Women's Work

Twenty-one-year-old Florida native, Nathina St. Pierre, made the journey to Watford City, North Dakota  figuring she'd have no trouble finding a good-paying job in the middle of the oil-drilling frenzy going on up there. She's found the work, but she's also found an unforgiving, windswept landscape populated almost entirely by men, working the drill rigs and driving the tanker trucks. Nathina learned right away: to be a woman in that strange, pop-up society of man-camps and truck-stops, is to be constantly on guard -- and to Nathina that means being well-armed.

Independent producer Todd Melby has spent most of the last year up in the oil country of western North Dakota, documenting that world for his Black Gold Boom multi-media project. It's part of the Localore Public Media initiative. He met Nathina St. Pierre at her job, working behind a lunch counter in Watford City. Ben Garvin is the videographer for Black Gold Boom.


21-year-old Nathina St. Pierre made the 2000 mile trip from Florida
in hopes of finding a well-paying job in the booming oil fields of western North Dakota
Photo: Ben Garvin, Black Gold Boom

Nathina St. Pierre displays a knife from the arsenal of weapons
that she says give her a sense of security in the overwhelmingly male world
of the North Dakota oil patch
Photo: Ben Garvin, Black Gold Boom


Then... Margy Rochlin has never been able to eat fish since the three months she spent working at fish canneries on Kodiak Island in Alaska as a teenager, but it's not because of anything disgusting she saw there. Instead, it's the memories of living in a Quonset hut, miles from town, with no running water or electricity. Margy followed her cousin Janie on an adventure that became long hours in the cannery, followed by evenings at the town's only social spot, a strip bar. Smelling strongly of shrimp brine, the two of them work harder than they ever have, while avoiding the advances of crab fishermen and Kodiak bears.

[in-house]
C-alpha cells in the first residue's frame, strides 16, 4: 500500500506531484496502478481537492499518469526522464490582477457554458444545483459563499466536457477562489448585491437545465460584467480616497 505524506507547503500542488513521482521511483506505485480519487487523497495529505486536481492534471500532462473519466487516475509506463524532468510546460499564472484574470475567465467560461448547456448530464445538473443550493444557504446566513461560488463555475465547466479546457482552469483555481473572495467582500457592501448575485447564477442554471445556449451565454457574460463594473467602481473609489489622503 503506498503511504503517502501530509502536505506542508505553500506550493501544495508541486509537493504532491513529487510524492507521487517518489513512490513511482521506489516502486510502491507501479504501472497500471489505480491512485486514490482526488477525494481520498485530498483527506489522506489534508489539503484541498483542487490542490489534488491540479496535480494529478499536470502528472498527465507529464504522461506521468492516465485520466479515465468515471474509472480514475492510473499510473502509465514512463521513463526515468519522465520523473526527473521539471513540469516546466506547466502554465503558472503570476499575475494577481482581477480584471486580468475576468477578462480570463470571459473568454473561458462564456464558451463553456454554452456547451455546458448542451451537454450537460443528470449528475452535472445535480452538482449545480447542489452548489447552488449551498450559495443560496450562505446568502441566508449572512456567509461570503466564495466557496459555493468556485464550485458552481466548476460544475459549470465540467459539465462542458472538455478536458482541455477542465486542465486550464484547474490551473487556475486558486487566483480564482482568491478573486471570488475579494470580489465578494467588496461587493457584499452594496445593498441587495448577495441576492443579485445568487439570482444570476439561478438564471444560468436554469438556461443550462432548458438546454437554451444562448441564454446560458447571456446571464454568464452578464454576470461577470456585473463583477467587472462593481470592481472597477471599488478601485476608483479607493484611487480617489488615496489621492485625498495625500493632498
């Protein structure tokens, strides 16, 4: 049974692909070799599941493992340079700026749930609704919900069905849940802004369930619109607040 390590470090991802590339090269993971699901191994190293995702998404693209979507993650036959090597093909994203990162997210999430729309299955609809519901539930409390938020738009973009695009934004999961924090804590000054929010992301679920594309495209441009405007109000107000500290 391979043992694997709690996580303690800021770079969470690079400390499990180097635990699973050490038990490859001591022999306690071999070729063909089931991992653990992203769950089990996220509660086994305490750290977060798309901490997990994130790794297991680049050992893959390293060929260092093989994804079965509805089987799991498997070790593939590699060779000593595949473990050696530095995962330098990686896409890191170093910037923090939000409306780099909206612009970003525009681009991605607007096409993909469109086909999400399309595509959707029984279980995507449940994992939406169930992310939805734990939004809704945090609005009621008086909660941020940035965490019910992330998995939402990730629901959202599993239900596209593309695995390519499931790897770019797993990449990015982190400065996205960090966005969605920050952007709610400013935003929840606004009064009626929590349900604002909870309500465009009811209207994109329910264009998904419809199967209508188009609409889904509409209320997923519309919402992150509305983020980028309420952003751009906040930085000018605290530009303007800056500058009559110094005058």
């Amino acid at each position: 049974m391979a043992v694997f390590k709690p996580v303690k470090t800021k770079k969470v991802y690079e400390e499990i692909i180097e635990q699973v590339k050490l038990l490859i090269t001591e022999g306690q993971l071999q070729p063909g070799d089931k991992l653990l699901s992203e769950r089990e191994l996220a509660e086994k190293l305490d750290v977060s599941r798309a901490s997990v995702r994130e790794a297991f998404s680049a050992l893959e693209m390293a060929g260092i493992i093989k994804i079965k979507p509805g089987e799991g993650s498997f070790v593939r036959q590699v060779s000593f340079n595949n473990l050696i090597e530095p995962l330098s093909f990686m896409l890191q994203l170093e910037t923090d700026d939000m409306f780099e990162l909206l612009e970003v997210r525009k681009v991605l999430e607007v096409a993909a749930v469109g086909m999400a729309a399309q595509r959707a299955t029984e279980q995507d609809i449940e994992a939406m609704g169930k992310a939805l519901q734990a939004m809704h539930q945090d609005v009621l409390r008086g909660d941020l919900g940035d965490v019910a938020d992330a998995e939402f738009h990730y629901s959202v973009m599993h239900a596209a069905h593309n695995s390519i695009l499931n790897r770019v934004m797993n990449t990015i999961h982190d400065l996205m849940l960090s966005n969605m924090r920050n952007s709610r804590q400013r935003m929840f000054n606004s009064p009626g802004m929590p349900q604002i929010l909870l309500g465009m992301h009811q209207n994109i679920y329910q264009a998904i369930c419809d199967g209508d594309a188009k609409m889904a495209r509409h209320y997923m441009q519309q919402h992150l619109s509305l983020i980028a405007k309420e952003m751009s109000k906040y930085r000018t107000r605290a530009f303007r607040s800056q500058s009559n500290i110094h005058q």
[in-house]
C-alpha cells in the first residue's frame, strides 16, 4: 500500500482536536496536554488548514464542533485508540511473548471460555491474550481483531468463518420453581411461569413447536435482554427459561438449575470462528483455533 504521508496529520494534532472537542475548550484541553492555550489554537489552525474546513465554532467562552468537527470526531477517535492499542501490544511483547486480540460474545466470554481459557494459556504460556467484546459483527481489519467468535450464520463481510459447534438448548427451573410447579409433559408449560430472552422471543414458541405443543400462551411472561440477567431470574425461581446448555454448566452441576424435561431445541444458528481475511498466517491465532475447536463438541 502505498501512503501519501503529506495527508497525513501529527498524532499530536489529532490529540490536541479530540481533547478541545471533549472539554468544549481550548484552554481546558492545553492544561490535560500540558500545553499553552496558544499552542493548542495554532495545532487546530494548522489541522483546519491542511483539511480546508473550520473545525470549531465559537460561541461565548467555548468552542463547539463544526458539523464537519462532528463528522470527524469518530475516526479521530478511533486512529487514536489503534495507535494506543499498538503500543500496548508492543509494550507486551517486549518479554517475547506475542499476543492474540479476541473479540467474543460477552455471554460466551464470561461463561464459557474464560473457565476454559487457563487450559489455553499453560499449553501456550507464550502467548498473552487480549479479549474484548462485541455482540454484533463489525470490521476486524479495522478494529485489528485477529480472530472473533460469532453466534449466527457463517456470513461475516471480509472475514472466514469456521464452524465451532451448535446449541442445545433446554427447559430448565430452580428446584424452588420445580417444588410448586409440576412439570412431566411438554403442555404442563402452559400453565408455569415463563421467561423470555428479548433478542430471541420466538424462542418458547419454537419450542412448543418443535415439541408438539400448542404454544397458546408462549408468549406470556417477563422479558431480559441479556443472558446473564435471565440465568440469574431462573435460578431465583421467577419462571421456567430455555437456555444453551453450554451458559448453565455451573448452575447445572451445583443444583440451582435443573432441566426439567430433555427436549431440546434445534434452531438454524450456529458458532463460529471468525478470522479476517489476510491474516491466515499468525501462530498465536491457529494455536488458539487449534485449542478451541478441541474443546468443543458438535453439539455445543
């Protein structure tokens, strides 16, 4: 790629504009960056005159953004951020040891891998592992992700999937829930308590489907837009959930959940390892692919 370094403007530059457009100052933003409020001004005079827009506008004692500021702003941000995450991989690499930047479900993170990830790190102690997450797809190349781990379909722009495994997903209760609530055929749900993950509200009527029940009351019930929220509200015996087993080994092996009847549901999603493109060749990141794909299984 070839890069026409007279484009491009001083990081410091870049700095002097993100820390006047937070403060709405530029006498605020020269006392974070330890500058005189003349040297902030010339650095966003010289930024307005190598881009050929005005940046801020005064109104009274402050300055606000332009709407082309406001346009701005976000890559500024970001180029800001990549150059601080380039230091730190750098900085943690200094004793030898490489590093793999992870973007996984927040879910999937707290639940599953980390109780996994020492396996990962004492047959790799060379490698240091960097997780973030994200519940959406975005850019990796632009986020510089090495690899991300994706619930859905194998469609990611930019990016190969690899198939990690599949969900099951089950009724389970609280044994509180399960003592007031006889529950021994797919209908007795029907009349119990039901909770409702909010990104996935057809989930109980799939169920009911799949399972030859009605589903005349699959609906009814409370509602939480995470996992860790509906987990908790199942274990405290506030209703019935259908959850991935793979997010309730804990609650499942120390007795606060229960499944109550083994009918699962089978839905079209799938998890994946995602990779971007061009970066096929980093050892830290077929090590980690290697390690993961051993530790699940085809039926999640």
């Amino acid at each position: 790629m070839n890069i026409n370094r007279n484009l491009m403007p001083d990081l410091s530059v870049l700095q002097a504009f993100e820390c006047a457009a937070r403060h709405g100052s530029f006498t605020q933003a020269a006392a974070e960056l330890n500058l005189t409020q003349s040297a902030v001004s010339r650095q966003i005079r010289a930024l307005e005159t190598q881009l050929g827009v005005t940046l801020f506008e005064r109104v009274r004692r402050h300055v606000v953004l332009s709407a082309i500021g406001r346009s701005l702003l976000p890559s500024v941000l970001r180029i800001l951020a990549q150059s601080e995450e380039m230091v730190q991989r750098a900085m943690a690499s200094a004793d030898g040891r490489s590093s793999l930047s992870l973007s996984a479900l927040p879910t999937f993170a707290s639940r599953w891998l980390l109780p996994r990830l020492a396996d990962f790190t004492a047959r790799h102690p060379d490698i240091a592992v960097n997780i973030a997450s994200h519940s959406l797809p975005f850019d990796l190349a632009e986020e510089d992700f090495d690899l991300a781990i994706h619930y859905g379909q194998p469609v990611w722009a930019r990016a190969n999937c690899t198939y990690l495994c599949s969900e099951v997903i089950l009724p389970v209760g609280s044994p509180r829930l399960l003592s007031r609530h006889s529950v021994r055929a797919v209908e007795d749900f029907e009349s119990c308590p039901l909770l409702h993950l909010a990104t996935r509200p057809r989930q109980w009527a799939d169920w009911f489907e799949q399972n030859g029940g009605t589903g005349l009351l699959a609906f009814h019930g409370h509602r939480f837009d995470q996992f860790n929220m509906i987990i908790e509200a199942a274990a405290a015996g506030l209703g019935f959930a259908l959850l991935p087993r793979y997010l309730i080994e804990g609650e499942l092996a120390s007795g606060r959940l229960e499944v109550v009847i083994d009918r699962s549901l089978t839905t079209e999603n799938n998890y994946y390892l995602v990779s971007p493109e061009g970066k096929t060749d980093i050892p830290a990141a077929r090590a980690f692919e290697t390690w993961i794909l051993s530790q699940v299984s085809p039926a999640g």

Margy Rochlin is a regular contributor to UnFictional. She's an award winning writer living in Los Angeles, who's written for the New York Times and many other places.


Margy and Janie in their adventure years


A Quonset hut just like the one where Margy and Janie stayed on Kodiak Island
Courtesy of Joe Stevens/Kodiak Military History Museum

Finally... When John Powers was a teenager, his mother ran a successful market research company in Omaha. The family always had thousands of bags of a chips in brand new flavors or boxes and boxes of frozen desserts stacked up in the garage. His mother hired women exclusively, but she made an exception for her son and put him to work. Things got weird fast when the job had him spending all day on the phone talking to women... about the very last subject a teenage boy would ever want to talk about.

John Powers is the critic of pop culture and critic-at-large for NPR's Fresh Air with Terry Gross. He covers film and politics for Vogue. His work has appeared in numerous publications, including Harper's Bazaar, The Nation, Gourmet, the Washington Post, the New York Times and LA Weekly.